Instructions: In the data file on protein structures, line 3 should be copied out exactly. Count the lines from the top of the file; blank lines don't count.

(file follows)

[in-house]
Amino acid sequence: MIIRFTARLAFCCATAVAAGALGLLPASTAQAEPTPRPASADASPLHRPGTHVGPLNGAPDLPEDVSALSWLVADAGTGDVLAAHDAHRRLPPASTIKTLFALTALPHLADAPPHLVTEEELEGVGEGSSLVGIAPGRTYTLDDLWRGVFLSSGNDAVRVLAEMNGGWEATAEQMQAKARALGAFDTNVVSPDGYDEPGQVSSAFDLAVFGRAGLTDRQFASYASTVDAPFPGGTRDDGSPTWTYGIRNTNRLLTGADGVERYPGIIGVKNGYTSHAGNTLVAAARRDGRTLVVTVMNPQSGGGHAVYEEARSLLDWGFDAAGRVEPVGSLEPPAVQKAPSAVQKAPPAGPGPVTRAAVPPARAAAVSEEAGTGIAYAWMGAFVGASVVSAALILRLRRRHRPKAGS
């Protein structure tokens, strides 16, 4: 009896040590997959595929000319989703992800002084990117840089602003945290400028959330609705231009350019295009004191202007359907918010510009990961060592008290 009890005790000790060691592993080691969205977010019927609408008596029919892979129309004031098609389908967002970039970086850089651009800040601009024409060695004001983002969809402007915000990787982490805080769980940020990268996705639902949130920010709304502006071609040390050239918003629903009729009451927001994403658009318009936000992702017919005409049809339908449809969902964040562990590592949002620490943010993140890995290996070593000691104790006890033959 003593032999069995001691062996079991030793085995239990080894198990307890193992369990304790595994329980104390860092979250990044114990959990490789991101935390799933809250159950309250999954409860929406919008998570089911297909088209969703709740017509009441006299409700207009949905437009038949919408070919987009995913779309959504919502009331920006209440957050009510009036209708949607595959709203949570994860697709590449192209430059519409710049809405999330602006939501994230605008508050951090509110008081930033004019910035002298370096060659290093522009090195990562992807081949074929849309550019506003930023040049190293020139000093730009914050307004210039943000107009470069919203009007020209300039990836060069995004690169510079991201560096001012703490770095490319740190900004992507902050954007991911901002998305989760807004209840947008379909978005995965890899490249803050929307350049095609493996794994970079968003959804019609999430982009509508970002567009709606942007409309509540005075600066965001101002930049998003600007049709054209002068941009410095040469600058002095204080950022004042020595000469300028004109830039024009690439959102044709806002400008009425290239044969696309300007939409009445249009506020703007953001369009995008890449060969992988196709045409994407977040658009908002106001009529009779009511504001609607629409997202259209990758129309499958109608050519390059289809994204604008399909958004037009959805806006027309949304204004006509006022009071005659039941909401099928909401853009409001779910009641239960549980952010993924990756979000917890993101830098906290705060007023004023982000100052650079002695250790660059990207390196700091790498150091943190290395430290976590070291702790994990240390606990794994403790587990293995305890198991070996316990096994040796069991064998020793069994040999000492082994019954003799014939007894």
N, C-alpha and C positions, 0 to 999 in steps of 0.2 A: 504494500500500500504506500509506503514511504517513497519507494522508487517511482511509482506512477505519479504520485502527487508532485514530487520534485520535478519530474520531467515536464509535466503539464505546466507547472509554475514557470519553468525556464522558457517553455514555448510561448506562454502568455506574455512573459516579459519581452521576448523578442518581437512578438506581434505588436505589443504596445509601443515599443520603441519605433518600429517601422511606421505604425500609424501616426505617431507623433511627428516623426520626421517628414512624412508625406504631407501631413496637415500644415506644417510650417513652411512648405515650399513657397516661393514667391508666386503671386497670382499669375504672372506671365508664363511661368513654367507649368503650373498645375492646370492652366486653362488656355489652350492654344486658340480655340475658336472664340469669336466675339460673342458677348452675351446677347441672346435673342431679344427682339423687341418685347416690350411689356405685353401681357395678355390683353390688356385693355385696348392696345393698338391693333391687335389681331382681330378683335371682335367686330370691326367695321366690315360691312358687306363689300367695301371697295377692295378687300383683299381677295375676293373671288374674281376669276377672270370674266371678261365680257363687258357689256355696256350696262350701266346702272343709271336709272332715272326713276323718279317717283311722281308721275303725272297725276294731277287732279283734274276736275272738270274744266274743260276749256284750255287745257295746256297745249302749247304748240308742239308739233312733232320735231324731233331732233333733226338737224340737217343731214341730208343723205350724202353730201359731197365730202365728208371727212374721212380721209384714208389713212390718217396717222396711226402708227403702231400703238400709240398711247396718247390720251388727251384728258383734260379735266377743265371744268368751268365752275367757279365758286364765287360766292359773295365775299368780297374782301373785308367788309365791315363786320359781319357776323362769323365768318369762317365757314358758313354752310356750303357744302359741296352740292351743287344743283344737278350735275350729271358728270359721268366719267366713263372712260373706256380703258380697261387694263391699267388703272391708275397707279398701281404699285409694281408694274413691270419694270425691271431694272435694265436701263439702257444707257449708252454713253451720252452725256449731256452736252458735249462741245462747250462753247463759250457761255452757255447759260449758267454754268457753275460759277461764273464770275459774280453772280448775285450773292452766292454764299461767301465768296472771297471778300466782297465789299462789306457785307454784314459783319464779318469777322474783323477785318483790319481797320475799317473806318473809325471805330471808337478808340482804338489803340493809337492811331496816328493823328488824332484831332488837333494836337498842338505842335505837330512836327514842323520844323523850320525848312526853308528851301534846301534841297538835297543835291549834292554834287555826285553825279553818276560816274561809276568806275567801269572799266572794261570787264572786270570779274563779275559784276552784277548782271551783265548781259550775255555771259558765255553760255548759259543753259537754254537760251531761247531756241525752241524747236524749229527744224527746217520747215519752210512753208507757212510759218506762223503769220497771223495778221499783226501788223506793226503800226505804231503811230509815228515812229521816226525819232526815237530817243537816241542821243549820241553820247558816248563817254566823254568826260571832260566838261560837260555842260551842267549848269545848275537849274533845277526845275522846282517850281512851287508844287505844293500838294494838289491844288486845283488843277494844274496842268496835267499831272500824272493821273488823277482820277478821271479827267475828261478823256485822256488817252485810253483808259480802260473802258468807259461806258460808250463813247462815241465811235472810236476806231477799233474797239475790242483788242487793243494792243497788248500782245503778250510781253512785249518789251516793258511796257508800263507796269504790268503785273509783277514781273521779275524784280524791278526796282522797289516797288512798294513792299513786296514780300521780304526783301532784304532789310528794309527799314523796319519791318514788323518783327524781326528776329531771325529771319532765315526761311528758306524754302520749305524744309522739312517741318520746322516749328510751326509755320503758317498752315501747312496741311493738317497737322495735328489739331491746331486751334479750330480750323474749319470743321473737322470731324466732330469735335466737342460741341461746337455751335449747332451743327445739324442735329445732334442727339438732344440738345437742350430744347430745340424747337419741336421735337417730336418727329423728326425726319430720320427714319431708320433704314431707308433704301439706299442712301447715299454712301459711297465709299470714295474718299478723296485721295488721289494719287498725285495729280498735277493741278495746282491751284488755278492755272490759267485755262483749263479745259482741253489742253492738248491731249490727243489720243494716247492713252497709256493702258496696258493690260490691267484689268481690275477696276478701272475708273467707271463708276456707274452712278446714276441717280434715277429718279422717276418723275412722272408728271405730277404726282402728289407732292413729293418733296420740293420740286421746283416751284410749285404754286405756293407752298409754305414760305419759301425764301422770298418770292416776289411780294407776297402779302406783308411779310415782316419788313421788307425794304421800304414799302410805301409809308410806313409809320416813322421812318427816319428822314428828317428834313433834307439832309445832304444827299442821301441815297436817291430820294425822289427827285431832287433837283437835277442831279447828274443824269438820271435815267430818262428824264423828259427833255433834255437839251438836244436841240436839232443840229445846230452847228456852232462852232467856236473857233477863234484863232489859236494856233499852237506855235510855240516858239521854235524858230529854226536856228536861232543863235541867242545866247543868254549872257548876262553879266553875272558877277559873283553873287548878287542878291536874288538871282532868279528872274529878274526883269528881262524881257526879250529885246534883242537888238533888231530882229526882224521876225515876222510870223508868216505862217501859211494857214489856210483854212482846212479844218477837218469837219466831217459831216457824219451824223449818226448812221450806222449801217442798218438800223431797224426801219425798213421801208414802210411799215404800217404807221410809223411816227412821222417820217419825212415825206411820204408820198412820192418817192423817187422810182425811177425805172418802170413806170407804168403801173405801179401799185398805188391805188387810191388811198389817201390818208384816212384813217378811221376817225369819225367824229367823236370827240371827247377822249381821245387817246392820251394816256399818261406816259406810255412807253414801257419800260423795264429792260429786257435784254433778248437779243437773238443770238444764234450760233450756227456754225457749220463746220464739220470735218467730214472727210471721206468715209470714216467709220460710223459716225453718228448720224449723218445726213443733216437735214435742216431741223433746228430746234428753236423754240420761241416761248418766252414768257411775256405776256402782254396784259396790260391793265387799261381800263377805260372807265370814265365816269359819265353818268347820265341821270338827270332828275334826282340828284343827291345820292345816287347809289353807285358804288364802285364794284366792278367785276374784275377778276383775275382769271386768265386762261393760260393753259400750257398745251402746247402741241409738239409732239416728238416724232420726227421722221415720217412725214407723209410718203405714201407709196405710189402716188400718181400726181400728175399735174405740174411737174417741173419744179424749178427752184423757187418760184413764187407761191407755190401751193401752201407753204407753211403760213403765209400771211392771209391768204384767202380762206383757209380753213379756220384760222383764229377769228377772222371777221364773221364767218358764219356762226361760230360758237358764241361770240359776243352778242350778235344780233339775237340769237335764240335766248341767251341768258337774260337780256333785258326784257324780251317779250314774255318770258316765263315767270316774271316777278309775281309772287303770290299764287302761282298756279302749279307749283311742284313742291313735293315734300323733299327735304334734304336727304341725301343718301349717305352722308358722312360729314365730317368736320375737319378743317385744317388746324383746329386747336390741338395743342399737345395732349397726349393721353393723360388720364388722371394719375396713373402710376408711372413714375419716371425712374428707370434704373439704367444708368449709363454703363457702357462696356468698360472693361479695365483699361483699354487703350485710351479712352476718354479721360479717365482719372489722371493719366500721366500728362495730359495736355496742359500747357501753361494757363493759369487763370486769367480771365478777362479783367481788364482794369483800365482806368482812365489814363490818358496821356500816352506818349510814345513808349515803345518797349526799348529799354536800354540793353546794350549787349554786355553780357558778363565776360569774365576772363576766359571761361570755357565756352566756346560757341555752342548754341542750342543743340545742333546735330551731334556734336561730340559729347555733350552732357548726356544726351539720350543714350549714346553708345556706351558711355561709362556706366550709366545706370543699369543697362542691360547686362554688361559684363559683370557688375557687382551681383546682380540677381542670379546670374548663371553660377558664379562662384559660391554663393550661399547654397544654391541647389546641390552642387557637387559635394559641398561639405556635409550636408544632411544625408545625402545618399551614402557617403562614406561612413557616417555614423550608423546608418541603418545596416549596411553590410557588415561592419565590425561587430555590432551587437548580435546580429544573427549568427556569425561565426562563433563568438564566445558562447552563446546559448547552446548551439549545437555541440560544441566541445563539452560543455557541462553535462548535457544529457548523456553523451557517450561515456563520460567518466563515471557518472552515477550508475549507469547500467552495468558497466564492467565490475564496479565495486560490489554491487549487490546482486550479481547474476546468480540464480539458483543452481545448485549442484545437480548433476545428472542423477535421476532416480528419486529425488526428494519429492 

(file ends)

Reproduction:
């Protein structure tokens, strides 16, 4: 009896040590997959595929000319989703992800002084990117840089602003945290400028959330609705231009350019295009004191202007359907918010510009990961060592008290 009890005790000790060691592993080691969205977010019927609408008596029919892979129309004031098609389908967002970039970086850089651009800040601009024409060695004001983002969809402007915000990787982490805080769980940020990268996705639902949130920010709304502006071609040390050239918003629903009729009451927001994403658009318009936000992702017919005409049809339908449809969902964040562990590592949002620490943010993140890995290996070593000691104790006890033959 003593032999069995001691062996079991030793085995239990080894198990307890193992369990304790595994329980104390860092979250990044114990959990490789991101935390799933809250159950309250999954409860929406919008998570089911297909088209969703709740017509009441006299409700207009949905437009038949919408070919987009995913779309959504919502009331920006209440957050009510009036209708949607595959709203949570994860697709590449192209430059519409710049809405999330602006939501994230605008508050951090509110008081930033004019910035002298370096060659290093522009090195990562992807081949074929849309550019506003930023040049190293020139000093730009914050307004210039943000107009470069919203009007020209300039990836060069995004690169510079991201560096001012703490770095490319740190900004992507902050954007991911901002998305989760807004209840947008379909978005995965890899490249803050929307350049095609493996794994970079968003959804019609999430982009509508970002567009709606942007409309509540005075600066965001101002930049998003600007049709054209002068941009410095040469600058002095204080950022004042020595000469300028004109830039024009690439959102044709806002400008009425290239044969696309300007939409009445249009506020703007953001369009995008890449060969992988196709045409994407977040658009908002106001009529009779009511504001609607629409997202259209990758129309499958109608050519390059289809994204604008399909958004037009959805806006027309949304204004006509006022009071005659039941909401099928909401853009409001779910009641239960549980952010993924990756979000917890993101830098906290705060007023004023982000100052650079002695250790660059990207390196700091790498150091943190290395430290976590070291702790994990240390606990794994403790587990293995305890198991070996316990096994040796069991064998020793069994040999000492082994019954003799014939007894």